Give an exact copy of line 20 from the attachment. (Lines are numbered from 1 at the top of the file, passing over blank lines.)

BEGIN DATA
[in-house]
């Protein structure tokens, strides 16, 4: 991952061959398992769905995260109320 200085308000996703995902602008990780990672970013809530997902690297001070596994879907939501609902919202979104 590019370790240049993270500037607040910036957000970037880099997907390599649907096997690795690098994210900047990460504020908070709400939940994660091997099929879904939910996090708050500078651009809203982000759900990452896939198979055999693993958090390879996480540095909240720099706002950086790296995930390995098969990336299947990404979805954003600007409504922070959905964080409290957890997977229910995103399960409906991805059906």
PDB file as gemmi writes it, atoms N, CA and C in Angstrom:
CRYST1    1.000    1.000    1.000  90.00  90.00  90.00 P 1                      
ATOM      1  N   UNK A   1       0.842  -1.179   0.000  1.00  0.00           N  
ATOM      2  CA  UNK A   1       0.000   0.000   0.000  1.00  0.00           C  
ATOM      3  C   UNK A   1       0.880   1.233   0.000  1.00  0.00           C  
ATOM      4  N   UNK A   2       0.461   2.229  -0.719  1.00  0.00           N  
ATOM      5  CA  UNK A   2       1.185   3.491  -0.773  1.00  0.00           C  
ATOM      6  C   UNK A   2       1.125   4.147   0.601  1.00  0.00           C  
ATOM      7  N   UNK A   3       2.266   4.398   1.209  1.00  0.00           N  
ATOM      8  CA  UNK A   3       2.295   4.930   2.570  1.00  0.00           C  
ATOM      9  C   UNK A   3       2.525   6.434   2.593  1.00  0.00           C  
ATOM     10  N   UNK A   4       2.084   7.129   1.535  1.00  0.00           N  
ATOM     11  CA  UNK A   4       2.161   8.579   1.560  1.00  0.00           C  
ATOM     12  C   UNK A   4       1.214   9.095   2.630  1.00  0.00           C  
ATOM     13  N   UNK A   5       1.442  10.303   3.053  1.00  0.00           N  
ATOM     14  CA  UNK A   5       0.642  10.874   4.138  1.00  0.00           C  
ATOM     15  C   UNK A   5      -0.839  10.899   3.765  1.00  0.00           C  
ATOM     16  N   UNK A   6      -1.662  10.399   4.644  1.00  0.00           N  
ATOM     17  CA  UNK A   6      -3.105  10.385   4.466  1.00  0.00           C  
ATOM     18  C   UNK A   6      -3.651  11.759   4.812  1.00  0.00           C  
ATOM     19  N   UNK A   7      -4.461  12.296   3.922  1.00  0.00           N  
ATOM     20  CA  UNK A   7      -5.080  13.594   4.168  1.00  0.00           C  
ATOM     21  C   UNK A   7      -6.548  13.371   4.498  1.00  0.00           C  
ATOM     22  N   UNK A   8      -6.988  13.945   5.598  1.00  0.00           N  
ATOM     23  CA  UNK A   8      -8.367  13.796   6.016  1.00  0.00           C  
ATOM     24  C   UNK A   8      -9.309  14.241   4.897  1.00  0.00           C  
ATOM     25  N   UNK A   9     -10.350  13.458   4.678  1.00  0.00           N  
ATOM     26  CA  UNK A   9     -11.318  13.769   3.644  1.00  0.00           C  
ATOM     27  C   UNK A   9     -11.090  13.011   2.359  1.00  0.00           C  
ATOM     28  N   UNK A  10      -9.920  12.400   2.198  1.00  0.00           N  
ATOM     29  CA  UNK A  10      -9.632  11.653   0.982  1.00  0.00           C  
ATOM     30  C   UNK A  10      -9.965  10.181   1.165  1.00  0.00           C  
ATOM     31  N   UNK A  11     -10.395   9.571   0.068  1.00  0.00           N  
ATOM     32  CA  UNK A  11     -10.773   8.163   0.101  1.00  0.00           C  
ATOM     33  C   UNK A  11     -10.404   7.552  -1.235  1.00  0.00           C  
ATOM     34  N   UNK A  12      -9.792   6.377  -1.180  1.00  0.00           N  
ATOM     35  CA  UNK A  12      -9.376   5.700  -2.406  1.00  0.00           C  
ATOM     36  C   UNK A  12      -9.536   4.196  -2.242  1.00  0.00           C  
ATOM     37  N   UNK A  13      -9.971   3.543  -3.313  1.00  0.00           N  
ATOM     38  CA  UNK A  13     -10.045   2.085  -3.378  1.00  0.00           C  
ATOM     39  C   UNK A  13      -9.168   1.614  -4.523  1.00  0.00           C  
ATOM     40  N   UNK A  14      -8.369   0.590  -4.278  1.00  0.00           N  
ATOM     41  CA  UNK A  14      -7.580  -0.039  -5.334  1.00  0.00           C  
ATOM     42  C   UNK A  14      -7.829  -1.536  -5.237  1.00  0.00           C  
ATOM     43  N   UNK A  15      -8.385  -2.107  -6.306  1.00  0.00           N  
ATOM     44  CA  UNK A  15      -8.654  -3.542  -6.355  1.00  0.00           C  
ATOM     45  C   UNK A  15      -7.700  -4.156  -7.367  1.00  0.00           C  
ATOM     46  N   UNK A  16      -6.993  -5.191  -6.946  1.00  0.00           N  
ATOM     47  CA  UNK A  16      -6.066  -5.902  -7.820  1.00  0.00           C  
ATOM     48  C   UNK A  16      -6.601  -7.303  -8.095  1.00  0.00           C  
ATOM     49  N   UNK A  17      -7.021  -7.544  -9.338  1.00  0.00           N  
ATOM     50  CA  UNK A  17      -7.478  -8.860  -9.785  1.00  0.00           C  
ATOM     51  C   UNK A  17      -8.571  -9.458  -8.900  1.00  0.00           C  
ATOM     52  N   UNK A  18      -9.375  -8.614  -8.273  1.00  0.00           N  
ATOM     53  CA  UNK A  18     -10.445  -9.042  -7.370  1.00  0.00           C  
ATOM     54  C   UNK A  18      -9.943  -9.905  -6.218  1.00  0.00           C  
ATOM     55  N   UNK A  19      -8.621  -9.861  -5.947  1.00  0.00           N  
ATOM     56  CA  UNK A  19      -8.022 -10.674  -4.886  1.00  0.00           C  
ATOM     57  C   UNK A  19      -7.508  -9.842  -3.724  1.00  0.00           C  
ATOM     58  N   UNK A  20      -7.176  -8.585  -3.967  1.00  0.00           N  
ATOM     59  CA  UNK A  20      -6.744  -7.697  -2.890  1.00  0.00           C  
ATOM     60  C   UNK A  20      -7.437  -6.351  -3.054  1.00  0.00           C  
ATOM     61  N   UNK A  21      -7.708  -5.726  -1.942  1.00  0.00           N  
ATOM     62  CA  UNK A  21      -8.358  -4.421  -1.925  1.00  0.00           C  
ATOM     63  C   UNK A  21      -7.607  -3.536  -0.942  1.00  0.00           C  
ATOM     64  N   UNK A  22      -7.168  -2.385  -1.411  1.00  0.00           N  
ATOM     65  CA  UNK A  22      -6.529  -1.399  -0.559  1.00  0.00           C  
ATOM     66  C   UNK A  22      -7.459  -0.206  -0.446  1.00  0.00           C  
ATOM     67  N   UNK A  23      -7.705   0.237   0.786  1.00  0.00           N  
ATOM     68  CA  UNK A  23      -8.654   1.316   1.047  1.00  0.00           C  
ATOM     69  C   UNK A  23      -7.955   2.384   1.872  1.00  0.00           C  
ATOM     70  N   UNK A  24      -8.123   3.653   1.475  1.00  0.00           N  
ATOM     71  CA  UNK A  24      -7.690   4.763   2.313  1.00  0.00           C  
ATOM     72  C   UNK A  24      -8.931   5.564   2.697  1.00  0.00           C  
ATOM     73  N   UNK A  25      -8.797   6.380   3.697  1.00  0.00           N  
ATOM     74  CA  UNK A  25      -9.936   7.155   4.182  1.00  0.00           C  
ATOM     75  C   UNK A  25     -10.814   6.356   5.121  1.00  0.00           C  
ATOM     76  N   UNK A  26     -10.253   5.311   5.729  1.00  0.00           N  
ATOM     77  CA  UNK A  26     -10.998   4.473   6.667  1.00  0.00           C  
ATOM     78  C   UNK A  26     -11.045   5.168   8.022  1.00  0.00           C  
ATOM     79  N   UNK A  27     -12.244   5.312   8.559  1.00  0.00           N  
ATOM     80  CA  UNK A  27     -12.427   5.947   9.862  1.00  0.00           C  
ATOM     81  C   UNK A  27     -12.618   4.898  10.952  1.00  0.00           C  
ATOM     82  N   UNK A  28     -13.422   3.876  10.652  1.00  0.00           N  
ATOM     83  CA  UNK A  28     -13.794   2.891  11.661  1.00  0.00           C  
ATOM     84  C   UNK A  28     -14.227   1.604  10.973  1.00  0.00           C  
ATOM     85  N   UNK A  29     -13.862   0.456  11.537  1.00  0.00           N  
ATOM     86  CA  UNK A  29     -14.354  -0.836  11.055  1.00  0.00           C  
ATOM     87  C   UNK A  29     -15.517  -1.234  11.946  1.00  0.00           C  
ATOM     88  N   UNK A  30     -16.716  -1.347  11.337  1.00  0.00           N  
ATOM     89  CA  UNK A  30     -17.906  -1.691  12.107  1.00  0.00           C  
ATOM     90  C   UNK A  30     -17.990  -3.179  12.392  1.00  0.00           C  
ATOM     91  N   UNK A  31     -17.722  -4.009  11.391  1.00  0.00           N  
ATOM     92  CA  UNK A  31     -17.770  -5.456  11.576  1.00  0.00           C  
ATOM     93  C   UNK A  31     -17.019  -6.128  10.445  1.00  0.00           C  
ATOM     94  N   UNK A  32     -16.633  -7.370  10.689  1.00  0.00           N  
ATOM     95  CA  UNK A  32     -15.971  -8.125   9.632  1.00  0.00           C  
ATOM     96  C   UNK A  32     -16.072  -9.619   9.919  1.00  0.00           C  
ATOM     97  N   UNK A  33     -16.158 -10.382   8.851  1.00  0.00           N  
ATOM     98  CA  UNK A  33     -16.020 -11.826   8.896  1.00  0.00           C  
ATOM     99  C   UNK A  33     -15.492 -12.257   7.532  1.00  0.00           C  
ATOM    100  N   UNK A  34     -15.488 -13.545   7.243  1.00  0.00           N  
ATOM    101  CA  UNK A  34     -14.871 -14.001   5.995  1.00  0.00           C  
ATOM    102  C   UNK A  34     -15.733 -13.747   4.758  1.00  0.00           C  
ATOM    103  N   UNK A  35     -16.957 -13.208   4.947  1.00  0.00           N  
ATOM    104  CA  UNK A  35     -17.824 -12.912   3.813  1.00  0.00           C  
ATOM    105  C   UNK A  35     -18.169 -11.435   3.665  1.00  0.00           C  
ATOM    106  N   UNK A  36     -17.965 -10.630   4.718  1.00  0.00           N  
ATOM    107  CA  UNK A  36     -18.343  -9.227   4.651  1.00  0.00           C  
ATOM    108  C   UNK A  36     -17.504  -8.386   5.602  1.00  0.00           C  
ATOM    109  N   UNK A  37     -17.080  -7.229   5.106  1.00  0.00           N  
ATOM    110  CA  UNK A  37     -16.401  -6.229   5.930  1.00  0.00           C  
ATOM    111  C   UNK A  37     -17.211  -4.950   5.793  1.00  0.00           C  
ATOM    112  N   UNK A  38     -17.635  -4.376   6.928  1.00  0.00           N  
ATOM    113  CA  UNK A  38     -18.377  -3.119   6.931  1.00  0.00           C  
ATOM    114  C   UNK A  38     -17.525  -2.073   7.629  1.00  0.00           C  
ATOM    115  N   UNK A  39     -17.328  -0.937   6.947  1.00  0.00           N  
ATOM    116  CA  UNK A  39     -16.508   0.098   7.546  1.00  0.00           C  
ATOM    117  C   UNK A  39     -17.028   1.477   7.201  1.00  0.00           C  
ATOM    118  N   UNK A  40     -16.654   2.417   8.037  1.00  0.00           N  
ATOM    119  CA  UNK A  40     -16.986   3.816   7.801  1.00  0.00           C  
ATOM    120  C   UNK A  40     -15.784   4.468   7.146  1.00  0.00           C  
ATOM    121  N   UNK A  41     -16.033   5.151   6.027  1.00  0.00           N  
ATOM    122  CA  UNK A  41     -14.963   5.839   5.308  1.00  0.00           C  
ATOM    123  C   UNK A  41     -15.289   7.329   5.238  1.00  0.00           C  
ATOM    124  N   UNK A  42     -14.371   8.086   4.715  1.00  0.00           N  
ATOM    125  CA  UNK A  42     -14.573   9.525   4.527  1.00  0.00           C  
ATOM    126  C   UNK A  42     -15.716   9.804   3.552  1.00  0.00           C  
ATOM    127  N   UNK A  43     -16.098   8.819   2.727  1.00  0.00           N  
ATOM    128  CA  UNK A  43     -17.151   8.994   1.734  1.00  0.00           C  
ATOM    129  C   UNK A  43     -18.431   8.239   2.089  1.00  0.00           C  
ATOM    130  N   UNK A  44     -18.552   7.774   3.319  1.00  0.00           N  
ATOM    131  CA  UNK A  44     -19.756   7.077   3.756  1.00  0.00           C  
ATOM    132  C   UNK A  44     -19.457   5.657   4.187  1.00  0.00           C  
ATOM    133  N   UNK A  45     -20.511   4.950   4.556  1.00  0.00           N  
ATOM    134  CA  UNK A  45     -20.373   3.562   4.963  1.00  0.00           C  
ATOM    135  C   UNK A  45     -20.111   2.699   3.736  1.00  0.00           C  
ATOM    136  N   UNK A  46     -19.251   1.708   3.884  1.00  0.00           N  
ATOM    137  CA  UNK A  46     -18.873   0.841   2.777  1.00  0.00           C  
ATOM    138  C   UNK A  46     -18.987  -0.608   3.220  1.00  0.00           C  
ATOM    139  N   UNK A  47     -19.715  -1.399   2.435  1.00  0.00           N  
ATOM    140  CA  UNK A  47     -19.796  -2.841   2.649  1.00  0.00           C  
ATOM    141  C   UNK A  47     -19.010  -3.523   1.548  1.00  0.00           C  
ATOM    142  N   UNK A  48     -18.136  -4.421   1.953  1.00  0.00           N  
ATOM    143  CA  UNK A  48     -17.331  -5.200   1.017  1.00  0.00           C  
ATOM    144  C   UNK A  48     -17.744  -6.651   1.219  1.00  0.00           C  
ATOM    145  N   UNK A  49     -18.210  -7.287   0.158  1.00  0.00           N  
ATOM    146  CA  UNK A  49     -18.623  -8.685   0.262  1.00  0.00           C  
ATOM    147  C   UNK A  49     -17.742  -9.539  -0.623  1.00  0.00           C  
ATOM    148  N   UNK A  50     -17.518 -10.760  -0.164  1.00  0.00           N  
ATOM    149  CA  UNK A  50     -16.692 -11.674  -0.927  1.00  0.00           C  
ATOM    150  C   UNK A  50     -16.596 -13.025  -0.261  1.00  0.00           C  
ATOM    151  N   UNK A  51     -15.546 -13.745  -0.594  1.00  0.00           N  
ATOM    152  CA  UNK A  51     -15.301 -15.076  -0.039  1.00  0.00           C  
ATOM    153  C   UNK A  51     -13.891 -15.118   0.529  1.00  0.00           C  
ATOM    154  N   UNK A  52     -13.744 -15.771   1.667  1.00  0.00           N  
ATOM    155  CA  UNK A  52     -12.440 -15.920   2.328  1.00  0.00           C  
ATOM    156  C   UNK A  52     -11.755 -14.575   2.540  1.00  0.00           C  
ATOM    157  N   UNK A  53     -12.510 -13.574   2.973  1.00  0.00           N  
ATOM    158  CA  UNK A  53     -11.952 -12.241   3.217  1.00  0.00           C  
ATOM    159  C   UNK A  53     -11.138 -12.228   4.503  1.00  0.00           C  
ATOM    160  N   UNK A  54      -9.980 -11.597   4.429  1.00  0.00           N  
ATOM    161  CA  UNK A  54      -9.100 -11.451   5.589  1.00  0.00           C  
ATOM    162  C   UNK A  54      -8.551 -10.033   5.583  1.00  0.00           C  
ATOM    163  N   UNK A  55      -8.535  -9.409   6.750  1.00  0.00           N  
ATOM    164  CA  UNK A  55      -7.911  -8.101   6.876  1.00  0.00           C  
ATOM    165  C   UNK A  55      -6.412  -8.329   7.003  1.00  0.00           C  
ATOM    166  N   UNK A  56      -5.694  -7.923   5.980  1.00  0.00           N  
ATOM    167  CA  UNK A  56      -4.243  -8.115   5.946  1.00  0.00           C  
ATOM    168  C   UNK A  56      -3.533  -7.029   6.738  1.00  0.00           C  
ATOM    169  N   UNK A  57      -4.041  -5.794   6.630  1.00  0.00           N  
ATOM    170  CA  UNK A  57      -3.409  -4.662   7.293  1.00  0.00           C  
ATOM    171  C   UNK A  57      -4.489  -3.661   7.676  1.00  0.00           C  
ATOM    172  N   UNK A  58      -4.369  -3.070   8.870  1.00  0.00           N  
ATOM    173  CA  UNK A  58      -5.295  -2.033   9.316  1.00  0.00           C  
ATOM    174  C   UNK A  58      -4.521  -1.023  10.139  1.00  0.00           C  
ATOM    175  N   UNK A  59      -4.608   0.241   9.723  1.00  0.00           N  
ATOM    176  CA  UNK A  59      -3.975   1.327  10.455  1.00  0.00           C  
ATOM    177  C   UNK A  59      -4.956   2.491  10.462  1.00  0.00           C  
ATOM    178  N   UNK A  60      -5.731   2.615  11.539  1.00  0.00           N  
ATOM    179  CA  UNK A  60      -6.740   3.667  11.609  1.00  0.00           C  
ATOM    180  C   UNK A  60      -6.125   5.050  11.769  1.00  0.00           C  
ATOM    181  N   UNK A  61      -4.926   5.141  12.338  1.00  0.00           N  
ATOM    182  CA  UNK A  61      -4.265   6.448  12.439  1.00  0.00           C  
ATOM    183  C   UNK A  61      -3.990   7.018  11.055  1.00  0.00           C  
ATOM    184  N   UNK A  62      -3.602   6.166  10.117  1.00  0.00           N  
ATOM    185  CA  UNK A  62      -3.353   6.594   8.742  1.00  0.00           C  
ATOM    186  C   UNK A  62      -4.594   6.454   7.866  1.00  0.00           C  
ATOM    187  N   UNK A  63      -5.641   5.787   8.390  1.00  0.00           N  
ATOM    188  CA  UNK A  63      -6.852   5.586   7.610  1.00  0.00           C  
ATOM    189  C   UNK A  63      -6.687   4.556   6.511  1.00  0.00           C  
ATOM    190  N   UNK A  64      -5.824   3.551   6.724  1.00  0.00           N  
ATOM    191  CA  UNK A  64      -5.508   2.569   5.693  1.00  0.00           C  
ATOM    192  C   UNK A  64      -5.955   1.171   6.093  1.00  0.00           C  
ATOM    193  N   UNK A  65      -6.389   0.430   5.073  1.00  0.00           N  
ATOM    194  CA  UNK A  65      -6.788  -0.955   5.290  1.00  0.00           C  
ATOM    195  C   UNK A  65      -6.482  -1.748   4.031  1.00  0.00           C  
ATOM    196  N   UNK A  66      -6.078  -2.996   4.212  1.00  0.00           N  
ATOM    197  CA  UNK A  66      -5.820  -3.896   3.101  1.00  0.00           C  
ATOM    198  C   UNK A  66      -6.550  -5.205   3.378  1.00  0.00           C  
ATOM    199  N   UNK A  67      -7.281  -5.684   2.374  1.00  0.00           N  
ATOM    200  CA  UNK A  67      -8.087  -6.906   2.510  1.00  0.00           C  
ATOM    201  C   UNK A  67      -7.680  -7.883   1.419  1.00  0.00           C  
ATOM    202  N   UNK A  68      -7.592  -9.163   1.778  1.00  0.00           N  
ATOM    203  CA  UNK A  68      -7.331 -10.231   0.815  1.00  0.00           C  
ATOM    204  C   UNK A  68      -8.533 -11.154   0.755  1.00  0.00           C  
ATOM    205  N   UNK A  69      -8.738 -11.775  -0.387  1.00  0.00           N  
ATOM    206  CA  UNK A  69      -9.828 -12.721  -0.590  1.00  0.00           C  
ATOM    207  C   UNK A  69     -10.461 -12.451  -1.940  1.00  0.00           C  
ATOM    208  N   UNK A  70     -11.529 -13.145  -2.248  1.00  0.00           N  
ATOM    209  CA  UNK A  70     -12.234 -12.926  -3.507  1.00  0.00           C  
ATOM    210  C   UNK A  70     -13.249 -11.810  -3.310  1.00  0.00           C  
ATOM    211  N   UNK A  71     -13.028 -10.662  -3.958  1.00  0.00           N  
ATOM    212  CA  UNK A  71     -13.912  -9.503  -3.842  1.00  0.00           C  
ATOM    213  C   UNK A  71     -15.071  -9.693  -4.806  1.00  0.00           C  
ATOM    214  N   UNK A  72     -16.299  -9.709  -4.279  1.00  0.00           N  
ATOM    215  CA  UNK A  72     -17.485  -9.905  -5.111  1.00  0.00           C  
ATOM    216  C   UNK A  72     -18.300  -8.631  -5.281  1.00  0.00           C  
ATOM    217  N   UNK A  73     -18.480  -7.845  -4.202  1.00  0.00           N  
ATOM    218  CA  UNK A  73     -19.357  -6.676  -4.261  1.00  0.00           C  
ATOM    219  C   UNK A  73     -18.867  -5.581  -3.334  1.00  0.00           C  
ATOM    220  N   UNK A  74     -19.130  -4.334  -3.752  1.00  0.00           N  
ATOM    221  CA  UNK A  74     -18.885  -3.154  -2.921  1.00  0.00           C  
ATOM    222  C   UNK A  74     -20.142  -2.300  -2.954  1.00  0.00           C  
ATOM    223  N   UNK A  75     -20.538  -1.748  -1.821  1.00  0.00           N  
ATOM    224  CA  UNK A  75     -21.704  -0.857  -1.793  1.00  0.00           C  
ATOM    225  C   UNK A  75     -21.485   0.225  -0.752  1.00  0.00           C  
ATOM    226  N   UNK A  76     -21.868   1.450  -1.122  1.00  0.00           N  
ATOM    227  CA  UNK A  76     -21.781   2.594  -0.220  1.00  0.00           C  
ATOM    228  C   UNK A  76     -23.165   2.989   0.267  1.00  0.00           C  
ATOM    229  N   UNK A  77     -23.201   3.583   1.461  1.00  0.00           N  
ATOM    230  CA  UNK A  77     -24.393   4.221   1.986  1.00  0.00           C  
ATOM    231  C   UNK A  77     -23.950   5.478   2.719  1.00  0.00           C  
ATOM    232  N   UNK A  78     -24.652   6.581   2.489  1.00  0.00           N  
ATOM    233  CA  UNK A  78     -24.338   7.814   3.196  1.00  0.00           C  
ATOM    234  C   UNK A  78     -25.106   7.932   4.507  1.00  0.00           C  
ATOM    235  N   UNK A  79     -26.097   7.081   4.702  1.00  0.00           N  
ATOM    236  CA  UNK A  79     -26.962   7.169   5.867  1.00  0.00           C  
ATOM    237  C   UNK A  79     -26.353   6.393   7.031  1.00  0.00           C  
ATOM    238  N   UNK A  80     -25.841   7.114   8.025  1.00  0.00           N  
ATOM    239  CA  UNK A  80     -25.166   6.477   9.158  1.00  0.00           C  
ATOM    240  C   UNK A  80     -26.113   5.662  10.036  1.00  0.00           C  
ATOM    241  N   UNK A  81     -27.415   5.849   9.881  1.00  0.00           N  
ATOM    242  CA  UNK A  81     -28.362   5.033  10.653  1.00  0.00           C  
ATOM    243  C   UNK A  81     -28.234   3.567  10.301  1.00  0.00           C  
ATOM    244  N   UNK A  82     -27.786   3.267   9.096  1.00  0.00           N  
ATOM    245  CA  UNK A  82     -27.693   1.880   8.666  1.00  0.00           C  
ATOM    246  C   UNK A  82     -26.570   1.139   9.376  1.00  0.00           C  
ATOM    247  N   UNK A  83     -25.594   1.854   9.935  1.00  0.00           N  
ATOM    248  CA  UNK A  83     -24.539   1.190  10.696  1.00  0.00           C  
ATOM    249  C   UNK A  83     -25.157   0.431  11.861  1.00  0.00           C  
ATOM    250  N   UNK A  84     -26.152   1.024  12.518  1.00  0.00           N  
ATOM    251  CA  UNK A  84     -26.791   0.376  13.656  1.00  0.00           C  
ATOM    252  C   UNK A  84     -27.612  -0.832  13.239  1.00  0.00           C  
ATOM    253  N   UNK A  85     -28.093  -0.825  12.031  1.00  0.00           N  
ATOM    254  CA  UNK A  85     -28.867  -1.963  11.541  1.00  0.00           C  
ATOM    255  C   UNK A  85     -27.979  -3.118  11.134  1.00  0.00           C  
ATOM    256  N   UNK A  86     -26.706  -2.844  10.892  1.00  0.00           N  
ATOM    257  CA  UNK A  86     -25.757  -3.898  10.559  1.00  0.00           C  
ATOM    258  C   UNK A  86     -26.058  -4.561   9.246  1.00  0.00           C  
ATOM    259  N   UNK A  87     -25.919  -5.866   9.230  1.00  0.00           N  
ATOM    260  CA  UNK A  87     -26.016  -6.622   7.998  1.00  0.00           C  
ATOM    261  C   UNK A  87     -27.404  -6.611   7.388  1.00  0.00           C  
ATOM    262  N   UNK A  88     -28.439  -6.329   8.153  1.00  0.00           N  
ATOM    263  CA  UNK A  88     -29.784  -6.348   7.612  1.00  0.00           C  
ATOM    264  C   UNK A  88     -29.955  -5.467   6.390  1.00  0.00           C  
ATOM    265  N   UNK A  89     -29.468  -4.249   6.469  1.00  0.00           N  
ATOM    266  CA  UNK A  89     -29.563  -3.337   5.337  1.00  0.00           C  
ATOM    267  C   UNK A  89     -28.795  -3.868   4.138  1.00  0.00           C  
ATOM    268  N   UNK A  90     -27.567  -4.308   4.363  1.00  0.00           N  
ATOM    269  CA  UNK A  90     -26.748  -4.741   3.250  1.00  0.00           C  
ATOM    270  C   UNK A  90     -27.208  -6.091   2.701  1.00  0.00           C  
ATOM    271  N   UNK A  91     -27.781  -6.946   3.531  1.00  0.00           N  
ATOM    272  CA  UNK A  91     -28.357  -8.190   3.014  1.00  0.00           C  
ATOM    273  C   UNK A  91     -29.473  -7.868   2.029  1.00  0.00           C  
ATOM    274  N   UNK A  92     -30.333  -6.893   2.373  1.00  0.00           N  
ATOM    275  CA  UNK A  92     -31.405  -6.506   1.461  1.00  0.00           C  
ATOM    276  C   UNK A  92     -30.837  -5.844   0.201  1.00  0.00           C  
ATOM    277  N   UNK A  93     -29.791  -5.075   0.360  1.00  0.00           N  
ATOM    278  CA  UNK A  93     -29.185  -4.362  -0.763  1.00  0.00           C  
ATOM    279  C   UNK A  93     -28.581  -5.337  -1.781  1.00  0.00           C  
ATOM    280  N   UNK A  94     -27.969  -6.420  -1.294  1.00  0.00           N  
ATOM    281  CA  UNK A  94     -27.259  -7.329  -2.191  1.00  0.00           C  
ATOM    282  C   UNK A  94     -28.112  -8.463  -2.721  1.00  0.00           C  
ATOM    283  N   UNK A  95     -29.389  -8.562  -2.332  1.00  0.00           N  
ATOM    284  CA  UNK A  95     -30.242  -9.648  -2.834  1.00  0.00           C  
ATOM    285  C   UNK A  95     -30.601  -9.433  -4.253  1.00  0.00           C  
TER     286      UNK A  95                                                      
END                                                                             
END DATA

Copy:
ATOM     16  N   UNK A   6      -1.662  10.399   4.644  1.00  0.00           N  